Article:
The noble Lord, Lord Campbell, indicated his belief that such powers should be exercised only during a state of emergency. During the Second Reading debate, he referred to many aspects of the emergency legislation passed during the Second World War. We have a bit of a problem here. We cannot reach the point where we have to go to the House of Commons and to this place and say, "If a dispute flares up again, we cannot sort it out because there is not a war on". We have a problem about that part of the amendment relating to the state of emergency.
That brings me to the other aspect. If the Bill is activated, we are in serious trouble. We do not want to use the Bill, as I have made repeatedly clear. Both Houses, as the amendment requires, would have to approve the Secretary of State's action by affirmative resolution. The powers in the Fire Services Act 1947, which are similar to the powers in Clause 1(1)(a), were, when first enacted subject to the powers of the negative resolution procedure, as are the current powers to set the pay of a number of other public sector groups, including the police and teachers. Nor do they require for there to be a state of emergency in existence before they are exercised.
It would therefore be odd if the power were subject to the affirmative resolution during the state of emergency. We all know how long that would take and it could be done only when Parliament was sitting. From my recollection, Parliament sits on average 34 weeks per year. This House sits rather more weeks than another place, but it is not far away from that. So, there are 20 weeks per year when Parliament is not sitting. Even with the noble Lord's suggestion that the consultation requirement in Clause 1(3) would not be needed in these circumstances, this would still mean a delay in the exercise of the power.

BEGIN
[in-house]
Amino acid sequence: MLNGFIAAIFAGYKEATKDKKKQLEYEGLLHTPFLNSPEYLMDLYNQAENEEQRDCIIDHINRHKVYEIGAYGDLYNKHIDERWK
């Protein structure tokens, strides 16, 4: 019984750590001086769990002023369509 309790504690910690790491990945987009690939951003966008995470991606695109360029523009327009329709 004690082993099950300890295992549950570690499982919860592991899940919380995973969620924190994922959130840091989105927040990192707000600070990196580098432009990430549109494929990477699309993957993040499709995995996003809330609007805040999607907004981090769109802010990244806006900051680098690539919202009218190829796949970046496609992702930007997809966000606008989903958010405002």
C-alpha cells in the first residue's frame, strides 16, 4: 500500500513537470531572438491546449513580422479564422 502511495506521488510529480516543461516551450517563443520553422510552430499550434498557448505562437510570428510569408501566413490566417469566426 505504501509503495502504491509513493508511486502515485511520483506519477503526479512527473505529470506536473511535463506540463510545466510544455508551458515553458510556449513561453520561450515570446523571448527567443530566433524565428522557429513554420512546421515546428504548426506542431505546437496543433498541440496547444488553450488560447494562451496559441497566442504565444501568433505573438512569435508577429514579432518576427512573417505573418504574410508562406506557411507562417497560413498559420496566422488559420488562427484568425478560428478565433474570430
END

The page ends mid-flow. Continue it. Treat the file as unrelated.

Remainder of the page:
The final part of the amendment tabled by the noble Lord, Lord Campbell of Alloway, would make it unlawful to take collective action, whether primary or secondary, at the instigation of a trade union with the intention of disrupting fire brigade services.
So, the position has been made clear. I do not have to answer, and I shall not, any argument about the right to strike. It has been made crystal clear to everyone in this House and another place, outside this House and in the White Paper, that we have no intention in this Bill, or the Bill which will result from the White Paper, of removing the right to strike. So, that should be the end of that, and that has been accepted. As far as I know, that is not in dispute and no one has accused the Government of lying or having a hidden agenda.